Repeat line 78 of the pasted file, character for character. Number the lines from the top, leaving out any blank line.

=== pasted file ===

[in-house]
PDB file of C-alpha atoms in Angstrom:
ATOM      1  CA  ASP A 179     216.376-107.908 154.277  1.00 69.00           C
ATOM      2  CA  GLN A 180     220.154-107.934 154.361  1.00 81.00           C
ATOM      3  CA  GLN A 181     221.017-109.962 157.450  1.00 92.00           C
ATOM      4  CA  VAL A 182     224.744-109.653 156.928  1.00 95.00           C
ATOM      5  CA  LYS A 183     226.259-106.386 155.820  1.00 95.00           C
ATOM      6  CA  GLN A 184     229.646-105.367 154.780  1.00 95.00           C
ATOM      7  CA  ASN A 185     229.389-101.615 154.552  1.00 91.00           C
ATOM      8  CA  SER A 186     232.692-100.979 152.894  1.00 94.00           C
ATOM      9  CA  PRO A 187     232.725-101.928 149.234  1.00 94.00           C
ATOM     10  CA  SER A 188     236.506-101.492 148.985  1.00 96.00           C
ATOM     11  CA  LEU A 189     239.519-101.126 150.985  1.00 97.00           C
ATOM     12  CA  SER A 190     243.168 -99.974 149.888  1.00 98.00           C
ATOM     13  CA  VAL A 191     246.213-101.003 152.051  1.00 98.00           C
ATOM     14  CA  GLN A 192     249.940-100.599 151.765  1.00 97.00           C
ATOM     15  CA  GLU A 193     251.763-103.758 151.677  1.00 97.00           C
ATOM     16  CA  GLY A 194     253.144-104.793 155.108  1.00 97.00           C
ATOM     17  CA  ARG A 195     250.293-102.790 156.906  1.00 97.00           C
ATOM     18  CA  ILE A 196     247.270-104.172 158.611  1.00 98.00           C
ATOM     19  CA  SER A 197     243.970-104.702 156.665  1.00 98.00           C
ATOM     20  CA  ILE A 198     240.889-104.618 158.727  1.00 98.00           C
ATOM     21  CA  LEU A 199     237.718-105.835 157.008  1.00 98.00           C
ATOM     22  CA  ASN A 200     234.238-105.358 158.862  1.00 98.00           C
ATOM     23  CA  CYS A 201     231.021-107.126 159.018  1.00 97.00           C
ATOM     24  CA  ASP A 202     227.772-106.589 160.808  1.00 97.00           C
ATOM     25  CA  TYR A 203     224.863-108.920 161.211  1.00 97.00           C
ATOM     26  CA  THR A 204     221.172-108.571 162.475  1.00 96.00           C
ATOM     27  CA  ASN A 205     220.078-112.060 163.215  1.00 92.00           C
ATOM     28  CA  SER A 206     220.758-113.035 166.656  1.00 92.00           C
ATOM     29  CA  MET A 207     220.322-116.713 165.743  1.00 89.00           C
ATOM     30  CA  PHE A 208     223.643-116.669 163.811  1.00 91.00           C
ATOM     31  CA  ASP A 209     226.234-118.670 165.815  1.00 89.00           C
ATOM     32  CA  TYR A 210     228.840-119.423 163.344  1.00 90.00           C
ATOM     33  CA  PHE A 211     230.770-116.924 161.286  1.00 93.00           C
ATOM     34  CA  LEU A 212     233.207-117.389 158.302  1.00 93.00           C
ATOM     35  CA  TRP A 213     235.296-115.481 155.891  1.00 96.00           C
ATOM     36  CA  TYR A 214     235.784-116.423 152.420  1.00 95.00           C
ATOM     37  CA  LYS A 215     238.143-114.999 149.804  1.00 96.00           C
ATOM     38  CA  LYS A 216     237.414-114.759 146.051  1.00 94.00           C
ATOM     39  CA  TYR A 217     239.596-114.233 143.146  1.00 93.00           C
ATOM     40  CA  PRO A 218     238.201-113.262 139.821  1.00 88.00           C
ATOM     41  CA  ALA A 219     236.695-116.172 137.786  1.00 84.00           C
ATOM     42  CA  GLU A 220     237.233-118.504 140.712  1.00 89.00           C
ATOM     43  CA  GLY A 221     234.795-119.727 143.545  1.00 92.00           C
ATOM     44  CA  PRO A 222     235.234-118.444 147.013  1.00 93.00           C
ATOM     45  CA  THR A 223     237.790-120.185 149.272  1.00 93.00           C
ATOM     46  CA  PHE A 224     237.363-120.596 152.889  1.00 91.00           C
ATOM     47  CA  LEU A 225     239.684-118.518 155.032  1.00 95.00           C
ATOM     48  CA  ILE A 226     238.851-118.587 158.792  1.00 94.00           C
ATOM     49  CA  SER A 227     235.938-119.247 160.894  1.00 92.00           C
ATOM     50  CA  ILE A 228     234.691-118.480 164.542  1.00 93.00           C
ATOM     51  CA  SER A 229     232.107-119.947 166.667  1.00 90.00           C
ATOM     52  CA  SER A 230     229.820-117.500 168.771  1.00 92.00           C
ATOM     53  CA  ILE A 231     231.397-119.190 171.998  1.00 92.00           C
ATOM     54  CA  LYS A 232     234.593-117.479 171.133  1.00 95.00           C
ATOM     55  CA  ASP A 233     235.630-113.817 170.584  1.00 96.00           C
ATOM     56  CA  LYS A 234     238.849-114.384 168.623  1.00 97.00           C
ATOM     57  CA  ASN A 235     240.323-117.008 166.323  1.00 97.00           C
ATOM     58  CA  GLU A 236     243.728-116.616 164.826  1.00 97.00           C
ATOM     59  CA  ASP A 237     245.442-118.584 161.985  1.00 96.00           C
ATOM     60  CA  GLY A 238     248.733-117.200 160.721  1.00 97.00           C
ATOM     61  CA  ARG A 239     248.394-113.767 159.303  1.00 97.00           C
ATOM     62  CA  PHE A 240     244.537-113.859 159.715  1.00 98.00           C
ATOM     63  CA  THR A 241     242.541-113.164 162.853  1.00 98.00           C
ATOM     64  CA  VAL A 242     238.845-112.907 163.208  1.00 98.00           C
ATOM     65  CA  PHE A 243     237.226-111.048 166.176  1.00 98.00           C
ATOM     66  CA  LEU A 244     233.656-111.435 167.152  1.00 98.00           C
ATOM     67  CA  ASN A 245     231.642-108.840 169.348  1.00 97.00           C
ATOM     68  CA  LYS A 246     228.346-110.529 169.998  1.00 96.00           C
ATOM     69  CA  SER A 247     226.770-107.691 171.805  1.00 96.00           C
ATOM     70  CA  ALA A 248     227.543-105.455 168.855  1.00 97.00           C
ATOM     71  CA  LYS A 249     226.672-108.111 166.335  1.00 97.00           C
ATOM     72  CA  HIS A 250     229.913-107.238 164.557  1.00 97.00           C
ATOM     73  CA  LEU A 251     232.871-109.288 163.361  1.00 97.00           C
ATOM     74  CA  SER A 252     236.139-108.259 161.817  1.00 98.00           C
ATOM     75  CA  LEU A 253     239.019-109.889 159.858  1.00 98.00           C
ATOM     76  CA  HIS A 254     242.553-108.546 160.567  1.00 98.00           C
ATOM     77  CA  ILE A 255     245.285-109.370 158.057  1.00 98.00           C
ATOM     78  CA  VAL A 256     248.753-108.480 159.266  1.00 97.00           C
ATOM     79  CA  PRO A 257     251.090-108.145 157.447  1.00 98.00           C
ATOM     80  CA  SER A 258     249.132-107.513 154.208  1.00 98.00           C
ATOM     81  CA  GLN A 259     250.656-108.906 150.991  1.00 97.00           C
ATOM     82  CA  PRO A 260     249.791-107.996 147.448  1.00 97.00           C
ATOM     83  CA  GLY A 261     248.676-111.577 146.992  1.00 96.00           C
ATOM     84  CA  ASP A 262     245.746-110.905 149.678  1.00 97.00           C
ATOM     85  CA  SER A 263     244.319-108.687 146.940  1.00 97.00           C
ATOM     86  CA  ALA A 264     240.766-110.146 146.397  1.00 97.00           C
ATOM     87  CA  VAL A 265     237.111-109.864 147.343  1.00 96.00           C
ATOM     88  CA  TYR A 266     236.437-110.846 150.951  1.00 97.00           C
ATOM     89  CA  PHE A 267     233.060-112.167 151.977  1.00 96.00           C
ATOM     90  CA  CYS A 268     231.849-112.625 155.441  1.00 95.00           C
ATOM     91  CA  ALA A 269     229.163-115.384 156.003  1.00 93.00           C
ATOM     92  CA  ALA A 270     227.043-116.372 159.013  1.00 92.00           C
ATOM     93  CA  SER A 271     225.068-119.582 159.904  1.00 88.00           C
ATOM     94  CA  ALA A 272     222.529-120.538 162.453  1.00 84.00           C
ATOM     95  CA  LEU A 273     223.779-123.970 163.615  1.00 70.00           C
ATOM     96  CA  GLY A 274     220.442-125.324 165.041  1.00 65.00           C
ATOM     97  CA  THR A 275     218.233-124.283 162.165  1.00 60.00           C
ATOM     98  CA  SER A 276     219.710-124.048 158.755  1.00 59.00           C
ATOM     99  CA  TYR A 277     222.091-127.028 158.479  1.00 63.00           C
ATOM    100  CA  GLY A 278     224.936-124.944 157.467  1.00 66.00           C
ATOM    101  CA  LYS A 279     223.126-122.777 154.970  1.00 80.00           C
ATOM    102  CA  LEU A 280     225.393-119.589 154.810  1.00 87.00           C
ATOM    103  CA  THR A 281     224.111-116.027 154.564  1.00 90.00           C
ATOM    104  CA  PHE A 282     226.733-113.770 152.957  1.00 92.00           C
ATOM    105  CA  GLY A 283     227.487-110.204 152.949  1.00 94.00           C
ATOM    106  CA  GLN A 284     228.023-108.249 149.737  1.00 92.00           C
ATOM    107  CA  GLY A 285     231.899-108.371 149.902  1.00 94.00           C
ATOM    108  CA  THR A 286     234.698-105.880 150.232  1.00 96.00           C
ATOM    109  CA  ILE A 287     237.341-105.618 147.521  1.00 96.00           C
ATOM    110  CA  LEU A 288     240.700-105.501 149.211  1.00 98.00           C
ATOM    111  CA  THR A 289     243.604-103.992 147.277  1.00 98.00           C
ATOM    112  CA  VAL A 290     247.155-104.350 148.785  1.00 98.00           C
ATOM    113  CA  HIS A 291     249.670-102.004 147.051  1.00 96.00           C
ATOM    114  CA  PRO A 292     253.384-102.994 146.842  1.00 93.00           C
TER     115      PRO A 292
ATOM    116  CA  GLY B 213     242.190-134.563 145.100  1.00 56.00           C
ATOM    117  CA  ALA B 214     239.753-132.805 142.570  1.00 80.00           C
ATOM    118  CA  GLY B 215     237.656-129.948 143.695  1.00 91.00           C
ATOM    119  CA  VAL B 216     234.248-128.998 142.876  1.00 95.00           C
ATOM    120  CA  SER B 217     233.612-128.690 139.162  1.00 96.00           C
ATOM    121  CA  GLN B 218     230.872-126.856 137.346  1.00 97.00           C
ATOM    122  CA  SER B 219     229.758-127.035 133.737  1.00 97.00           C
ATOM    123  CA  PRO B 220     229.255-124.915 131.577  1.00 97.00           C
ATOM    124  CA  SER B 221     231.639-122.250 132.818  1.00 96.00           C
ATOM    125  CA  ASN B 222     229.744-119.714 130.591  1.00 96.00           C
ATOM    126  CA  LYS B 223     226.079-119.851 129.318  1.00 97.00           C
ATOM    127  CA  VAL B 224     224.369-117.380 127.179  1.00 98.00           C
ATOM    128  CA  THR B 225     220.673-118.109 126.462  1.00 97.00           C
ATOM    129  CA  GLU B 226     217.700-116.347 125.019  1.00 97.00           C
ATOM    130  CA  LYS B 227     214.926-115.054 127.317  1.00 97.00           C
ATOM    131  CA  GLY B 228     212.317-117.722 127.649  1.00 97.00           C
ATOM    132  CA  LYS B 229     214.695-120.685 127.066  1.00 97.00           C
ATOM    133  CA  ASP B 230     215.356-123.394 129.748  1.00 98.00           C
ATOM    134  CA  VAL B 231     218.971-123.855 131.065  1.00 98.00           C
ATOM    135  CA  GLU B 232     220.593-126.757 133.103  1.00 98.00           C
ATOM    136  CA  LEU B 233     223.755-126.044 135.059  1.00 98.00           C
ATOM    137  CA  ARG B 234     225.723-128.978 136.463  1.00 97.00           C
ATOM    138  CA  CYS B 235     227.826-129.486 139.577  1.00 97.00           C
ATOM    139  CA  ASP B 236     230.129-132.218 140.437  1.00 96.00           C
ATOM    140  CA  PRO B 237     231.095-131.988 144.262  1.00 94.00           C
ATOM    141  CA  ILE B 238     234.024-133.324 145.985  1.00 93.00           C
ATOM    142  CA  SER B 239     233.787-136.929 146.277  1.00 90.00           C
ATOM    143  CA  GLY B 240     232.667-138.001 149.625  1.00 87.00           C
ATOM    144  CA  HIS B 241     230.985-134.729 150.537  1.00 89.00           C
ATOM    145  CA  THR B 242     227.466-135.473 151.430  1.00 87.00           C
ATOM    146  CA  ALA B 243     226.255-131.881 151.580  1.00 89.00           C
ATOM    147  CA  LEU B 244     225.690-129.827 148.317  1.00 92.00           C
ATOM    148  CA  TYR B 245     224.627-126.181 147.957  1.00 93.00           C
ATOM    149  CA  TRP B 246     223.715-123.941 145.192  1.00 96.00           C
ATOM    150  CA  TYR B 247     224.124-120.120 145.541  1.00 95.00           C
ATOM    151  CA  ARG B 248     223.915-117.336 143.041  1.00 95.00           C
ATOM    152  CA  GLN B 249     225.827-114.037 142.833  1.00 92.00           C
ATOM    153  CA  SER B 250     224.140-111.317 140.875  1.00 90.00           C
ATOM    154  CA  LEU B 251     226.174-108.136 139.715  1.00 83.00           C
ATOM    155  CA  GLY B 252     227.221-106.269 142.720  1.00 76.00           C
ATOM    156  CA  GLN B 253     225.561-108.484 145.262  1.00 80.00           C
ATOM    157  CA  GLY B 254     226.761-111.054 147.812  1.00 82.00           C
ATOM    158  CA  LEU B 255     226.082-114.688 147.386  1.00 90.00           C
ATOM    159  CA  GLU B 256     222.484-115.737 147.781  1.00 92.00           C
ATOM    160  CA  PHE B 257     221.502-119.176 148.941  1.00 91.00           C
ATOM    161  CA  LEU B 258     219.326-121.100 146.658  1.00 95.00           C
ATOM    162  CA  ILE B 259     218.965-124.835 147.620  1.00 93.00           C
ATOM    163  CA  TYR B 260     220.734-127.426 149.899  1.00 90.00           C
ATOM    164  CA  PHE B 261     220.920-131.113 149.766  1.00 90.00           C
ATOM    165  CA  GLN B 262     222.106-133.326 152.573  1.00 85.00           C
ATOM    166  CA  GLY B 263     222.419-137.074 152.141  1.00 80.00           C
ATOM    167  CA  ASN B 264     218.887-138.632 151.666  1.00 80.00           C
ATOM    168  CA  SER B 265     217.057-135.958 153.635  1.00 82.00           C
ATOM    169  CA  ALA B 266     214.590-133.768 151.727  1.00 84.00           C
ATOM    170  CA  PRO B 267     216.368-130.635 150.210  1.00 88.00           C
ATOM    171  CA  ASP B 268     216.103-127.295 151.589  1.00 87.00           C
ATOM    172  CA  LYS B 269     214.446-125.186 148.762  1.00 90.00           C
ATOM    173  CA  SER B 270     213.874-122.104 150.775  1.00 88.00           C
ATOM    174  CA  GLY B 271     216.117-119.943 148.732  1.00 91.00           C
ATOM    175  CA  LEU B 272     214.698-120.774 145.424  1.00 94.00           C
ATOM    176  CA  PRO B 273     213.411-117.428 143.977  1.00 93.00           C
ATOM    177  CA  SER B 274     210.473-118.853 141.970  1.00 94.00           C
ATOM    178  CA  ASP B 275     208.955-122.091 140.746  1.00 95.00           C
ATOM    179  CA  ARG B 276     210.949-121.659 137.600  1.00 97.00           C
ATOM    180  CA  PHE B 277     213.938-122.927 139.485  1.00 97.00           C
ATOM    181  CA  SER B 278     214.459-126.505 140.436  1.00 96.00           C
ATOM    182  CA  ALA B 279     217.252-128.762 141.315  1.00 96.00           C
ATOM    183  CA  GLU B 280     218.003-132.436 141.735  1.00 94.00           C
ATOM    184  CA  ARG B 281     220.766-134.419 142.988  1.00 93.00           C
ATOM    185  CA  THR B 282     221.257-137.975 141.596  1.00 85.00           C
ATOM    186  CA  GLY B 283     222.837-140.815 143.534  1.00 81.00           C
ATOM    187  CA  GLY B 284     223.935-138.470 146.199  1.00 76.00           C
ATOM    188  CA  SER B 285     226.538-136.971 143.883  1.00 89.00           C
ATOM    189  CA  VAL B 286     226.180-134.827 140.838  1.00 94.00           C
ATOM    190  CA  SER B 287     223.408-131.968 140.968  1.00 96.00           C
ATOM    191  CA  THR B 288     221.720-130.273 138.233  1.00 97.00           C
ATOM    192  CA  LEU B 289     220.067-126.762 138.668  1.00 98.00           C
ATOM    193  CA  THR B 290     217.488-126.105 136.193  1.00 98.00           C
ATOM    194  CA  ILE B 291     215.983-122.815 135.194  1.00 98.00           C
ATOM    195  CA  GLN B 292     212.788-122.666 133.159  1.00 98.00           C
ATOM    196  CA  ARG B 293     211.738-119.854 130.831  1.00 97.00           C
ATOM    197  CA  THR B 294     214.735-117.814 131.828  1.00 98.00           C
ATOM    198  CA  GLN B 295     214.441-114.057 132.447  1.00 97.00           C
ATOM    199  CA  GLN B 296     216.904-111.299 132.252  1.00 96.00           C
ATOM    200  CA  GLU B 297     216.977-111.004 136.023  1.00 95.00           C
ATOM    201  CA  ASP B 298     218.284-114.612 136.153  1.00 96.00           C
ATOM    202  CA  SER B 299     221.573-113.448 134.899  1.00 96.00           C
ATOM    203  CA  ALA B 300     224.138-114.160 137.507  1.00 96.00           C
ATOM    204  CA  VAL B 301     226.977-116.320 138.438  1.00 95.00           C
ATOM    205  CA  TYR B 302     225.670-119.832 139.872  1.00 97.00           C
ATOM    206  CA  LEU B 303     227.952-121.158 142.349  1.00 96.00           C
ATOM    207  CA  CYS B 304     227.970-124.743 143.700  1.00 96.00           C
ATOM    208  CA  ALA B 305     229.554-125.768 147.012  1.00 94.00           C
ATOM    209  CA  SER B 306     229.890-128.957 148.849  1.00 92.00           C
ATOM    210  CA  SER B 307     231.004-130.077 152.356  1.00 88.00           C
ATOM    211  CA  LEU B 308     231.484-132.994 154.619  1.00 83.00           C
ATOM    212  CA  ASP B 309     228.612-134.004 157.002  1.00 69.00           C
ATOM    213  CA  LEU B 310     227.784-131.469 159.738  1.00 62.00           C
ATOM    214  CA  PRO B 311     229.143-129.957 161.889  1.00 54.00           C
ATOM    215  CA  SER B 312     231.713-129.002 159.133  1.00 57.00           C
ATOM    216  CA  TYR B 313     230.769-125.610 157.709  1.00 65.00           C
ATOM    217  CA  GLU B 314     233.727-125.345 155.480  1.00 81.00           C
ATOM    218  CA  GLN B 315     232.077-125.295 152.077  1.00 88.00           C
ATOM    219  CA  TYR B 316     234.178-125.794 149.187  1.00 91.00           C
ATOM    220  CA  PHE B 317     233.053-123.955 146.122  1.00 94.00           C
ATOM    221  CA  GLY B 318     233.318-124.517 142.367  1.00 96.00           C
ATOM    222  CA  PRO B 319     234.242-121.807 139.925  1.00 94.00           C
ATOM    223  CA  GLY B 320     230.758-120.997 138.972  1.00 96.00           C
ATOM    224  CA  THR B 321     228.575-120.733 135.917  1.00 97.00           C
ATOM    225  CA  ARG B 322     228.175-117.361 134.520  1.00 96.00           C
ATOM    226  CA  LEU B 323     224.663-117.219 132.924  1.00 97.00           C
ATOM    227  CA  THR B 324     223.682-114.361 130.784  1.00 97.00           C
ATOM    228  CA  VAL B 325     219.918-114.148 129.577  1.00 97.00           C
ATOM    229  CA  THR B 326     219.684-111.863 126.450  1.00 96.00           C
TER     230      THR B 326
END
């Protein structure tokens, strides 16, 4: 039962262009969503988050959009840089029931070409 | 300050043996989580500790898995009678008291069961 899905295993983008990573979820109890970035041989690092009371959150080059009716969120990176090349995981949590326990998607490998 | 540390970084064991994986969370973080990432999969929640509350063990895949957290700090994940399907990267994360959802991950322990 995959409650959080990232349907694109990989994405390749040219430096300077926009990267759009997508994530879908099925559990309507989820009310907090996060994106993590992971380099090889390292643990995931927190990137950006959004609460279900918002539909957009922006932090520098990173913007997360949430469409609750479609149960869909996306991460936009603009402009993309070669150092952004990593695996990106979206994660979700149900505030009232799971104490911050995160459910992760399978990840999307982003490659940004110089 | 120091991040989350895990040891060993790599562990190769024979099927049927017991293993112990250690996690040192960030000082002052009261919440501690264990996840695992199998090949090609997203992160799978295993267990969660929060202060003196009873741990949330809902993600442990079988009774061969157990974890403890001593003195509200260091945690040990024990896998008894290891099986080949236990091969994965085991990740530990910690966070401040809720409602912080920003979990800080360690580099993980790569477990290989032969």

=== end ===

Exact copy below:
ATOM     76  CA  HIS A 254     242.553-108.546 160.567  1.00 98.00           C